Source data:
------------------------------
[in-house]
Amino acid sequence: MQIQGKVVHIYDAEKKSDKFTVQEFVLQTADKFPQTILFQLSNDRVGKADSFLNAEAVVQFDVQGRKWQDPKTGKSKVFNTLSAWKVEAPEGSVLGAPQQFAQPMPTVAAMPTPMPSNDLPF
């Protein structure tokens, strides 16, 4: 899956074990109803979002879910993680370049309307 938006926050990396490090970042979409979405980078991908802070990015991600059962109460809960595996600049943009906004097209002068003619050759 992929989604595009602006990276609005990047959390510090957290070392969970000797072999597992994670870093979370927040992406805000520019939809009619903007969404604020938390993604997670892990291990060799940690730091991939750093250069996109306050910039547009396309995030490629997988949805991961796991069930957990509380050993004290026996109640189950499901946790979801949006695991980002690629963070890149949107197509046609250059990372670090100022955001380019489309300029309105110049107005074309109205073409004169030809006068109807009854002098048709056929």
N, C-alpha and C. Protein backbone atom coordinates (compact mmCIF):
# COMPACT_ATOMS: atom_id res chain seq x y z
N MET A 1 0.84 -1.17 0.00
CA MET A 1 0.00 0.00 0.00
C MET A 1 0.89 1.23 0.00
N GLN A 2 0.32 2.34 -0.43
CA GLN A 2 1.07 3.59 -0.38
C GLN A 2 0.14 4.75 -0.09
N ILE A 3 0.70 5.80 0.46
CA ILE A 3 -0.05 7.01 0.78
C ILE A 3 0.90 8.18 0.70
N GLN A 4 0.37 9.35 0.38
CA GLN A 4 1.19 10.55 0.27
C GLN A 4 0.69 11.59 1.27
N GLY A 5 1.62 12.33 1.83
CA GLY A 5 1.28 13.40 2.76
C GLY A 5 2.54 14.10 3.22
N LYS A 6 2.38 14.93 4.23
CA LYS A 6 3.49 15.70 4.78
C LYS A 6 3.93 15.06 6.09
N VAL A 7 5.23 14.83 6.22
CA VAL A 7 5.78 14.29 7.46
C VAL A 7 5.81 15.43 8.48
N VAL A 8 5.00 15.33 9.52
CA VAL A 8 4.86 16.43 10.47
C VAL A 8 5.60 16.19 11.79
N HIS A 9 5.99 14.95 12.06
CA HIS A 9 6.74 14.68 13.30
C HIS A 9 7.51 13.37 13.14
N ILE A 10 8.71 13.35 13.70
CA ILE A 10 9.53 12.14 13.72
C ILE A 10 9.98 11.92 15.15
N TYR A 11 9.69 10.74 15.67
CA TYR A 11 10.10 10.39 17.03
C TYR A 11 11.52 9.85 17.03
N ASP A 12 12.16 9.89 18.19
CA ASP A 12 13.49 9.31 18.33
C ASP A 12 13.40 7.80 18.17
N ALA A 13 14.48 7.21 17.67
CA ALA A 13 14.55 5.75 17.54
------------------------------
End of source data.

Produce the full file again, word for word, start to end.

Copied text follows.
[in-house]
Amino acid sequence: MQIQGKVVHIYDAEKKSDKFTVQEFVLQTADKFPQTILFQLSNDRVGKADSFLNAEAVVQFDVQGRKWQDPKTGKSKVFNTLSAWKVEAPEGSVLGAPQQFAQPMPTVAAMPTPMPSNDLPF
């Protein structure tokens, strides 16, 4: 899956074990109803979002879910993680370049309307 938006926050990396490090970042979409979405980078991908802070990015991600059962109460809960595996600049943009906004097209002068003619050759 992929989604595009602006990276609005990047959390510090957290070392969970000797072999597992994670870093979370927040992406805000520019939809009619903007969404604020938390993604997670892990291990060799940690730091991939750093250069996109306050910039547009396309995030490629997988949805991961796991069930957990509380050993004290026996109640189950499901946790979801949006695991980002690629963070890149949107197509046609250059990372670090100022955001380019489309300029309105110049107005074309109205073409004169030809006068109807009854002098048709056929």
N, C-alpha and C. Protein backbone atom coordinates (compact mmCIF):
# COMPACT_ATOMS: atom_id res chain seq x y z
N MET A 1 0.84 -1.17 0.00
CA MET A 1 0.00 0.00 0.00
C MET A 1 0.89 1.23 0.00
N GLN A 2 0.32 2.34 -0.43
CA GLN A 2 1.07 3.59 -0.38
C GLN A 2 0.14 4.75 -0.09
N ILE A 3 0.70 5.80 0.46
CA ILE A 3 -0.05 7.01 0.78
C ILE A 3 0.90 8.18 0.70
N GLN A 4 0.37 9.35 0.38
CA GLN A 4 1.19 10.55 0.27
C GLN A 4 0.69 11.59 1.27
N GLY A 5 1.62 12.33 1.83
CA GLY A 5 1.28 13.40 2.76
C GLY A 5 2.54 14.10 3.22
N LYS A 6 2.38 14.93 4.23
CA LYS A 6 3.49 15.70 4.78
C LYS A 6 3.93 15.06 6.09
N VAL A 7 5.23 14.83 6.22
CA VAL A 7 5.78 14.29 7.46
C VAL A 7 5.81 15.43 8.48
N VAL A 8 5.00 15.33 9.52
CA VAL A 8 4.86 16.43 10.47
C VAL A 8 5.60 16.19 11.79
N HIS A 9 5.99 14.95 12.06
CA HIS A 9 6.74 14.68 13.30
C HIS A 9 7.51 13.37 13.14
N ILE A 10 8.71 13.35 13.70
CA ILE A 10 9.53 12.14 13.72
C ILE A 10 9.98 11.92 15.15
N TYR A 11 9.69 10.74 15.67
CA TYR A 11 10.10 10.39 17.03
C TYR A 11 11.52 9.85 17.03
N ASP A 12 12.16 9.89 18.19
CA ASP A 12 13.49 9.31 18.33
C ASP A 12 13.40 7.80 18.17
N ALA A 13 14.48 7.21 17.67
CA ALA A 13 14.55 5.75 17.54